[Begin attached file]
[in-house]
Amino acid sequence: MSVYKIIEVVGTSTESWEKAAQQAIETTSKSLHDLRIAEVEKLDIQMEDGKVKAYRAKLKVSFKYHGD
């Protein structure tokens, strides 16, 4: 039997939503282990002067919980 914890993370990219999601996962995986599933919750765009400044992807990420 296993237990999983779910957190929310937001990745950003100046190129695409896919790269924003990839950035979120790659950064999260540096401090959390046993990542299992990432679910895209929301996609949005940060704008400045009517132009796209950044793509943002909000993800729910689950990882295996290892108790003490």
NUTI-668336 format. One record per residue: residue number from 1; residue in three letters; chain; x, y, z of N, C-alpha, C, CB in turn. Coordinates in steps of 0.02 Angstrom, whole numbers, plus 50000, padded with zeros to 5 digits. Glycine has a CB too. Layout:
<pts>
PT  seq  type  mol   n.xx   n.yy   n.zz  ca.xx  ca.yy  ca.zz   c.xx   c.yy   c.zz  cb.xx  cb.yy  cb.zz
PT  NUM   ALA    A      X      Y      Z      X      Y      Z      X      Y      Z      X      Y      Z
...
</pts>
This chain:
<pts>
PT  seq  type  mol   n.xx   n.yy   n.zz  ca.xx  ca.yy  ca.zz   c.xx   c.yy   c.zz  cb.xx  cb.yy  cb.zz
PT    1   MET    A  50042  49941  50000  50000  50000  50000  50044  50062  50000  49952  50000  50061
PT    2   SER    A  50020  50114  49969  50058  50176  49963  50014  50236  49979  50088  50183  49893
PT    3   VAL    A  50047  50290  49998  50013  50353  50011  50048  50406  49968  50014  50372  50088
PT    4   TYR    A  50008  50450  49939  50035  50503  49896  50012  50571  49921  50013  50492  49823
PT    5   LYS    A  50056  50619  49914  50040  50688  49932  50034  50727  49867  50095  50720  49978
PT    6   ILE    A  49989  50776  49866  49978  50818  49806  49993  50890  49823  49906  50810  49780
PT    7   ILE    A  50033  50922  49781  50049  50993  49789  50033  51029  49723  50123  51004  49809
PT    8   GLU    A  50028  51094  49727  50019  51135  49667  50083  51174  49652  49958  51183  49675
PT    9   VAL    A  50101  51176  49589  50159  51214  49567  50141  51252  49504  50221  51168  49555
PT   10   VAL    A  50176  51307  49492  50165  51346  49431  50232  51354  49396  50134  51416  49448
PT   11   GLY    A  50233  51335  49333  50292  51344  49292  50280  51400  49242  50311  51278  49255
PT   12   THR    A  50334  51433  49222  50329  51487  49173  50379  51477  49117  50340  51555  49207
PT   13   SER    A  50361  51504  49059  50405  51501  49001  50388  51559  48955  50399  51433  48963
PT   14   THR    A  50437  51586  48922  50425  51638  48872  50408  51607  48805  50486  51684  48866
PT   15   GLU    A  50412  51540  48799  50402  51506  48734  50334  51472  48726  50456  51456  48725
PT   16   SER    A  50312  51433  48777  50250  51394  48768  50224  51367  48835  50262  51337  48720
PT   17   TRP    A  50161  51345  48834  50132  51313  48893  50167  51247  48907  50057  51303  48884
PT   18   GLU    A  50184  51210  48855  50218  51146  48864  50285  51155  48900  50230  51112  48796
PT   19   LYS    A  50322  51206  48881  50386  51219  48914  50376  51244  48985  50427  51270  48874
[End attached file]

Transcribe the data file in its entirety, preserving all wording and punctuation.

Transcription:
[in-house]
Amino acid sequence: MSVYKIIEVVGTSTESWEKAAQQAIETTSKSLHDLRIAEVEKLDIQMEDGKVKAYRAKLKVSFKYHGD
């Protein structure tokens, strides 16, 4: 039997939503282990002067919980 914890993370990219999601996962995986599933919750765009400044992807990420 296993237990999983779910957190929310937001990745950003100046190129695409896919790269924003990839950035979120790659950064999260540096401090959390046993990542299992990432679910895209929301996609949005940060704008400045009517132009796209950044793509943002909000993800729910689950990882295996290892108790003490």
NUTI-668336 format. One record per residue: residue number from 1; residue in three letters; chain; x, y, z of N, C-alpha, C, CB in turn. Coordinates in steps of 0.02 Angstrom, whole numbers, plus 50000, padded with zeros to 5 digits. Glycine has a CB too. Layout:
<pts>
PT  seq  type  mol   n.xx   n.yy   n.zz  ca.xx  ca.yy  ca.zz   c.xx   c.yy   c.zz  cb.xx  cb.yy  cb.zz
PT  NUM   ALA    A      X      Y      Z      X      Y      Z      X      Y      Z      X      Y      Z
...
</pts>
This chain:
<pts>
PT  seq  type  mol   n.xx   n.yy   n.zz  ca.xx  ca.yy  ca.zz   c.xx   c.yy   c.zz  cb.xx  cb.yy  cb.zz
PT    1   MET    A  50042  49941  50000  50000  50000  50000  50044  50062  50000  49952  50000  50061
PT    2   SER    A  50020  50114  49969  50058  50176  49963  50014  50236  49979  50088  50183  49893
PT    3   VAL    A  50047  50290  49998  50013  50353  50011  50048  50406  49968  50014  50372  50088
PT    4   TYR    A  50008  50450  49939  50035  50503  49896  50012  50571  49921  50013  50492  49823
PT    5   LYS    A  50056  50619  49914  50040  50688  49932  50034  50727  49867  50095  50720  49978
PT    6   ILE    A  49989  50776  49866  49978  50818  49806  49993  50890  49823  49906  50810  49780
PT    7   ILE    A  50033  50922  49781  50049  50993  49789  50033  51029  49723  50123  51004  49809
PT    8   GLU    A  50028  51094  49727  50019  51135  49667  50083  51174  49652  49958  51183  49675
PT    9   VAL    A  50101  51176  49589  50159  51214  49567  50141  51252  49504  50221  51168  49555
PT   10   VAL    A  50176  51307  49492  50165  51346  49431  50232  51354  49396  50134  51416  49448
PT   11   GLY    A  50233  51335  49333  50292  51344  49292  50280  51400  49242  50311  51278  49255
PT   12   THR    A  50334  51433  49222  50329  51487  49173  50379  51477  49117  50340  51555  49207
PT   13   SER    A  50361  51504  49059  50405  51501  49001  50388  51559  48955  50399  51433  48963
PT   14   THR    A  50437  51586  48922  50425  51638  48872  50408  51607  48805  50486  51684  48866
PT   15   GLU    A  50412  51540  48799  50402  51506  48734  50334  51472  48726  50456  51456  48725
PT   16   SER    A  50312  51433  48777  50250  51394  48768  50224  51367  48835  50262  51337  48720
PT   17   TRP    A  50161  51345  48834  50132  51313  48893  50167  51247  48907  50057  51303  48884
PT   18   GLU    A  50184  51210  48855  50218  51146  48864  50285  51155  48900  50230  51112  48796
PT   19   LYS    A  50322  51206  48881  50386  51219  48914  50376  51244  48985  50427  51270  48874